Authors: Mel Teshco
Book 2 in the Alien Hunger series.
Ally Grayson believes she’s the
last person on Earth after aliens arrived, bringing with them a deadly virus
that wiped out most of mankind.
Somehow surviving the annihilation,
she hides in a Sydney house with her dog, Bonnie. She knows she has to leave
before the “eyes in the sky” detect her and have her captured, but she never
expects an alien to save her and Bonnie from the jaws of a ravenous, feral dog.
Never expects to be drawn to Renate, the alien male who seems more human than
any man she’s ever known.
She fights an attraction she can’t
win, and soon enough she’s in his arms, under his hard, amazing body. Except
their unearthly desire might not be enough to keep them together when Renate’s
alien comrades close in.
She came to slowly, the scent of death assailing her senses
even before she heard the whine of a dog. She opened her eyes to the canine’s
fuzzy black and white face, its head coming closer still as its warm tongue
slid across her cheek in a long, wet lick.
She swiped away the sticky saliva and half-sat, peering
around the room. Her heart stopped, the blood draining from her face as her
eyes jerked wide. She opened her mouth in a silent scream.
Oh dear god, no.
Two beautiful children lay dead either side of her, their
lips blue and their little bodies stiff and yellow.
She scrabbled backward until she hit a wall. “No.” She shook
her head, swallowing past a thick lump in her throat. The little boy and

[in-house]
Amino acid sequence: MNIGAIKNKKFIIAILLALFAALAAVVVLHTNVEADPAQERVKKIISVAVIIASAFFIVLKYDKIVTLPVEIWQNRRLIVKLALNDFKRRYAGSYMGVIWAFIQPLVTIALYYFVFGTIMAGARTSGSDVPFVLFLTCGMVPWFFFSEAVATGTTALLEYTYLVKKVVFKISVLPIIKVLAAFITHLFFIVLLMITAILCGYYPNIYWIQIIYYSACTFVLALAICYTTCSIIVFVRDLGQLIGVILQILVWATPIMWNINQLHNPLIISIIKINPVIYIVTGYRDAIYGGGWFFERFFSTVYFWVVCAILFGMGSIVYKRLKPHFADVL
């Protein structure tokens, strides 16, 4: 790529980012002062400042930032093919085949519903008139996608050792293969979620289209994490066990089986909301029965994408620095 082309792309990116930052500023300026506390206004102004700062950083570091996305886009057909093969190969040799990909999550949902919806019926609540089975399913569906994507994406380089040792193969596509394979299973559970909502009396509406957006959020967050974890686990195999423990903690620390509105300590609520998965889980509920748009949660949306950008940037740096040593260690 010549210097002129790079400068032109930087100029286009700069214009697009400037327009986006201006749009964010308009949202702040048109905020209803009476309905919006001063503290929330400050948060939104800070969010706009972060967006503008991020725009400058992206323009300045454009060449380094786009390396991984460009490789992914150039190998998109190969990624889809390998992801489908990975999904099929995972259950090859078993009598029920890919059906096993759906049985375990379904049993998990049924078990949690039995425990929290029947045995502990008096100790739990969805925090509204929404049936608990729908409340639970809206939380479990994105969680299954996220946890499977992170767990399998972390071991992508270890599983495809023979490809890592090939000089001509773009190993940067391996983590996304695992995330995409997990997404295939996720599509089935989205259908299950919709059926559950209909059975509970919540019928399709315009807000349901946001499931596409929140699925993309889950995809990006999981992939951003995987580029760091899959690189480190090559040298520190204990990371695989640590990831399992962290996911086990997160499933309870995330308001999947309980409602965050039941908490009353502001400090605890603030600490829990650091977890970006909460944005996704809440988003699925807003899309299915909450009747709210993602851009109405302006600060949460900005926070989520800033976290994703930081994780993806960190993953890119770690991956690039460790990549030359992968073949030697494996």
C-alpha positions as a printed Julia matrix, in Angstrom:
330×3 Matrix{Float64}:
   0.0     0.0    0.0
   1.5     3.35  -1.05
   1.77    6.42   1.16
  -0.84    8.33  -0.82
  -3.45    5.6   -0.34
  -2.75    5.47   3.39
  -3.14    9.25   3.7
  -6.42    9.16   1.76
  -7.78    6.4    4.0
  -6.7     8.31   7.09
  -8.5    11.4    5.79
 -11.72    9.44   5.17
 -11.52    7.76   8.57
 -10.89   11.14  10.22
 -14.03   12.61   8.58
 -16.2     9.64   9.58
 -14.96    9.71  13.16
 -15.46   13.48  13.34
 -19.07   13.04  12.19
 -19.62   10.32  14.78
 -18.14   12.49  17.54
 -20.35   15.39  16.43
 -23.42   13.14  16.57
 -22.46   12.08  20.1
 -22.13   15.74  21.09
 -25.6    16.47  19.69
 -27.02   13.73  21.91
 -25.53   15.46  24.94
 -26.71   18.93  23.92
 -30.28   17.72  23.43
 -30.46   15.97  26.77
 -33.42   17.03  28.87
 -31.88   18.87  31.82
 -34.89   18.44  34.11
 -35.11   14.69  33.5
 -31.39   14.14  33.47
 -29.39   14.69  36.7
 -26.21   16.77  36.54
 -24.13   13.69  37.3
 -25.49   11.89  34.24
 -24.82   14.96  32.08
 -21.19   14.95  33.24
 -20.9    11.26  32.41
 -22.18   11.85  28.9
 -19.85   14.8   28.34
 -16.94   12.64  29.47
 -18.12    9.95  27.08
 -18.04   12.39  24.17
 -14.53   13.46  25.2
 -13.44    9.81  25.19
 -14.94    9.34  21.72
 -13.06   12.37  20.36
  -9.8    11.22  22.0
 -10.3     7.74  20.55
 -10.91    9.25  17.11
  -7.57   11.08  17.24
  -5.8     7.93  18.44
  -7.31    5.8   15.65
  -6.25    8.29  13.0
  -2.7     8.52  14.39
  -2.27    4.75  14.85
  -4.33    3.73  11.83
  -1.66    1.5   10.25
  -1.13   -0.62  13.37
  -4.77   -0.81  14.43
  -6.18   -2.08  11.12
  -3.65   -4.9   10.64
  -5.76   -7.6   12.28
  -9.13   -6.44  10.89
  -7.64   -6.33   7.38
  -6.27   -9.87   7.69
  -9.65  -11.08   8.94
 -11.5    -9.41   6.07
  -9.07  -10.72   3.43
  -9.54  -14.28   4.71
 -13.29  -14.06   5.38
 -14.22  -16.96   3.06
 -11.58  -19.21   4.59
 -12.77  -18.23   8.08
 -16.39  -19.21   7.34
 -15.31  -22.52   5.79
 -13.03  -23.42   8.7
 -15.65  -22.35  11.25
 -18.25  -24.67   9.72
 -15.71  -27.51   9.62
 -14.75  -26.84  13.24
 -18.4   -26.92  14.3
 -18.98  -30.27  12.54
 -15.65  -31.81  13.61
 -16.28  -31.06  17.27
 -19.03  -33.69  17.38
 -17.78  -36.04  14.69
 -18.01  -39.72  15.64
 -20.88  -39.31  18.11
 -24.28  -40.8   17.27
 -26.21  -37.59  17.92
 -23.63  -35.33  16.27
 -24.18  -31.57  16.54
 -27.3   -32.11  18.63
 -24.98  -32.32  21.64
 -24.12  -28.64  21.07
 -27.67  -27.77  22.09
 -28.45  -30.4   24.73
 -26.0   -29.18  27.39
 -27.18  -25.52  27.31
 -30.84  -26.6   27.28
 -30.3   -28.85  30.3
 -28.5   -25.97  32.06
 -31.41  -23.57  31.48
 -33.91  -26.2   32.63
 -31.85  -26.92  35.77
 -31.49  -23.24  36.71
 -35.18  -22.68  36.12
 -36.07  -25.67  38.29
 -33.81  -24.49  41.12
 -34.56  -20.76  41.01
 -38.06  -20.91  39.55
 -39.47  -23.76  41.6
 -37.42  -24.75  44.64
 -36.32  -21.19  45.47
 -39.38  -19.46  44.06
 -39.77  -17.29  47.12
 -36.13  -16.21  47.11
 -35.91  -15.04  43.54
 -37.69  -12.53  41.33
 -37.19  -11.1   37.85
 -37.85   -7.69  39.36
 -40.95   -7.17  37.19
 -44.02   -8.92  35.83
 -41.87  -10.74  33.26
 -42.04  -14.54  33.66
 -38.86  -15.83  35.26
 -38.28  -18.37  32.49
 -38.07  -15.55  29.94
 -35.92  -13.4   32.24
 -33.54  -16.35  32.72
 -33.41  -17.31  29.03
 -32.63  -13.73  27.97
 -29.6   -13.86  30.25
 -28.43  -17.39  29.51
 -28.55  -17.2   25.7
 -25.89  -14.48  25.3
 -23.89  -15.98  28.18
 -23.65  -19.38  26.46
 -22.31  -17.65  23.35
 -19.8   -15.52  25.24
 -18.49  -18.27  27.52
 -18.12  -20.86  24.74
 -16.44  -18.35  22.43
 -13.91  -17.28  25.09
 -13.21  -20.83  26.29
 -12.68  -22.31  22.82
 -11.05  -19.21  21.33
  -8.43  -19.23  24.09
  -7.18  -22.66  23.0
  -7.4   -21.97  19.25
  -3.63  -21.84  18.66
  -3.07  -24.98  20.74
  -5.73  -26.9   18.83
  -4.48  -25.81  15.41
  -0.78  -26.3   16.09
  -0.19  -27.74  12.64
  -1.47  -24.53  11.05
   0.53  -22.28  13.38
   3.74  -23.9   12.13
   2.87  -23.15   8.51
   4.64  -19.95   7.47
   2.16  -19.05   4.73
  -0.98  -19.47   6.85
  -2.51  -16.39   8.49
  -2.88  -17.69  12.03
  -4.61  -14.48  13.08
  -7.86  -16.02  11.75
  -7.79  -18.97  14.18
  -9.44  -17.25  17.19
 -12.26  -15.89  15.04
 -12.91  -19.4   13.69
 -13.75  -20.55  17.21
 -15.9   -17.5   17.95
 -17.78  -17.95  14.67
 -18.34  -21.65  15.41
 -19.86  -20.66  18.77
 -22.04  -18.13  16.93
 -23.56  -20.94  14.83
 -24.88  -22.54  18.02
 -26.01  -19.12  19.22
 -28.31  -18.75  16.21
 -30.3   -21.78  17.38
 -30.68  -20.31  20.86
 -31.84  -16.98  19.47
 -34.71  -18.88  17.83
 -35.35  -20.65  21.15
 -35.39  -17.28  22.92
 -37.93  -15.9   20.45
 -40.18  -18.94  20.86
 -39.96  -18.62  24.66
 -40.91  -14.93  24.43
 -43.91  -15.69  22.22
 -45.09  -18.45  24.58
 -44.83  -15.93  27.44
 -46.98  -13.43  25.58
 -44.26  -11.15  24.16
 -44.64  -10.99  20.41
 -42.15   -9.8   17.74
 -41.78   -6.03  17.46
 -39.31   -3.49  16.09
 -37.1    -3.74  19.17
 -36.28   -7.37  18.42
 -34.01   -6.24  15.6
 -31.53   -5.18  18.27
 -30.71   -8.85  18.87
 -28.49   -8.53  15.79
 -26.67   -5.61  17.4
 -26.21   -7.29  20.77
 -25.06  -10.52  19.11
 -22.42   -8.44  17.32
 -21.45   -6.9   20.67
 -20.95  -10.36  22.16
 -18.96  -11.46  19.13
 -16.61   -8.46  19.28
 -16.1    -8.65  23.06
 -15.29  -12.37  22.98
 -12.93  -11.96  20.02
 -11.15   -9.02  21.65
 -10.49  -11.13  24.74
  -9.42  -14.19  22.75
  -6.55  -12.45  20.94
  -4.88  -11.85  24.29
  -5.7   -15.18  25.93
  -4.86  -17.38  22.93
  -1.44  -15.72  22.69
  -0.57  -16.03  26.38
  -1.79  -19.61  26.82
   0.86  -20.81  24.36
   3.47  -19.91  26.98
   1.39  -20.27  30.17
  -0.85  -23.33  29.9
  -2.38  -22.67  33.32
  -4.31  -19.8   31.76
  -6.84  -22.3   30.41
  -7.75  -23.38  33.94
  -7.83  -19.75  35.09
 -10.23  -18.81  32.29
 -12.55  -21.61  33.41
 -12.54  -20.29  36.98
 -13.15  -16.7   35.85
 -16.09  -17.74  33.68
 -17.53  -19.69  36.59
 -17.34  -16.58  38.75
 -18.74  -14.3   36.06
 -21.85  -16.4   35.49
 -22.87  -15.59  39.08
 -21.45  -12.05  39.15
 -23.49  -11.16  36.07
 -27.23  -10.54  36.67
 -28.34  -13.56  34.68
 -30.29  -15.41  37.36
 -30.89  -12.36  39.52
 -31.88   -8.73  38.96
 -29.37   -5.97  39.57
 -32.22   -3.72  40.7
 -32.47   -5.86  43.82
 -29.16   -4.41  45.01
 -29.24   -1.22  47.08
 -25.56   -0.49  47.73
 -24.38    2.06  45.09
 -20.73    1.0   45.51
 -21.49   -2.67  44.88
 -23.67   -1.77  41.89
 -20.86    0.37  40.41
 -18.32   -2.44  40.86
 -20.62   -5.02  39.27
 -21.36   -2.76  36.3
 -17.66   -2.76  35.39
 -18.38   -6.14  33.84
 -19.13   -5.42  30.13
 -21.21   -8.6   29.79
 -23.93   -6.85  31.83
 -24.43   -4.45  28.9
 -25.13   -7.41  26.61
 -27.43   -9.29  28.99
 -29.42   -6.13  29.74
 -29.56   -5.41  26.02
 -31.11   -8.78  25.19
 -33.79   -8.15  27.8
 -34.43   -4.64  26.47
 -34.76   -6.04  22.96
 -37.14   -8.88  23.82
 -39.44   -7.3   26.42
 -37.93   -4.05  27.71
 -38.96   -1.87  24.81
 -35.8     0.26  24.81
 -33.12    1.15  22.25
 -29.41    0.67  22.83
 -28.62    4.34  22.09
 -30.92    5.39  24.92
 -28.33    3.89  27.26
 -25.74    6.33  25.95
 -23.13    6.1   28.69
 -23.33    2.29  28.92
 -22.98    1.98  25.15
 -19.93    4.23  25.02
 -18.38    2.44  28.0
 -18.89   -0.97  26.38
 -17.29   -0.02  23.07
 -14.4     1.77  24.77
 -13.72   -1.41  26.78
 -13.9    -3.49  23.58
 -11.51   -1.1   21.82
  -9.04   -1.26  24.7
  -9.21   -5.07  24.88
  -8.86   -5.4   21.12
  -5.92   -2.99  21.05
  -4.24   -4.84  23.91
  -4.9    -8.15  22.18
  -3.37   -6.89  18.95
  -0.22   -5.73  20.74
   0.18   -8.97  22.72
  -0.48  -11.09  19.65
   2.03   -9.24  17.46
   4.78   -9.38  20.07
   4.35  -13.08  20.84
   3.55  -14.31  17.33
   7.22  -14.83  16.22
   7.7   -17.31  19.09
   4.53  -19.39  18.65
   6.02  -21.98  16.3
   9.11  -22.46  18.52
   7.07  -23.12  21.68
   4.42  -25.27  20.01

girl—hers?—were dead. What happened? And what was she doing here with them?
Bloody hell. Why can’t I remember anything?
She sucked in a breath as the room slowly spun around her and
she flushed hot and then cold. She tucked her feet close, clasping her knees to
her chest as she pressed against the wall.
The dog sat on its haunches, watching her with its head
tilted to the side. And that’s when she saw the pages and pages of crayon drawings
littering the floor all around them.
Had she been trying to keep the children occupied?
She climbed to her feet, swaying for a moment and forcing
herself not to black out. Not to retch.
One of the pictures lay face up, a child’s awkward,
stick-like drawing of a man and a woman. Written beneath in an adult’s hand
were the words Ally and Luke.
Luke? Who was he? She swallowed hard. Had he left them here
Another picture showed a cartoonish dog. Beneath the image
was the name Bonnie.
She turned back to the dog and rasped, “Bonnie.”
The animal trotted over, tail pluming through the air. She
stroked the dog’s head, taking meager comfort from Bonnie’s dispassionate doggy
expression. She scanned the room, noting the two buckets against the far wall that
held water, another two filled with dry dog biscuits.
They’d expected to be down here for a while?
A set of stairs led upward to another floor, where a door
was partially cracked open.
“I’ve…I’ve got to get out of here,” she breathed.
She ran up the stairs and Bonnie followed hot on her heels.
Ally was only too glad of the company when she pushed the door open all the
way—to find the body of a man lying face down, as though he’d been running from
“Luke,” she whispered. Somehow she knew this man was the one
and same in the drawing. The same man who’d left them for dead.
Ally Grayson stared in the mirror at her snarled, dark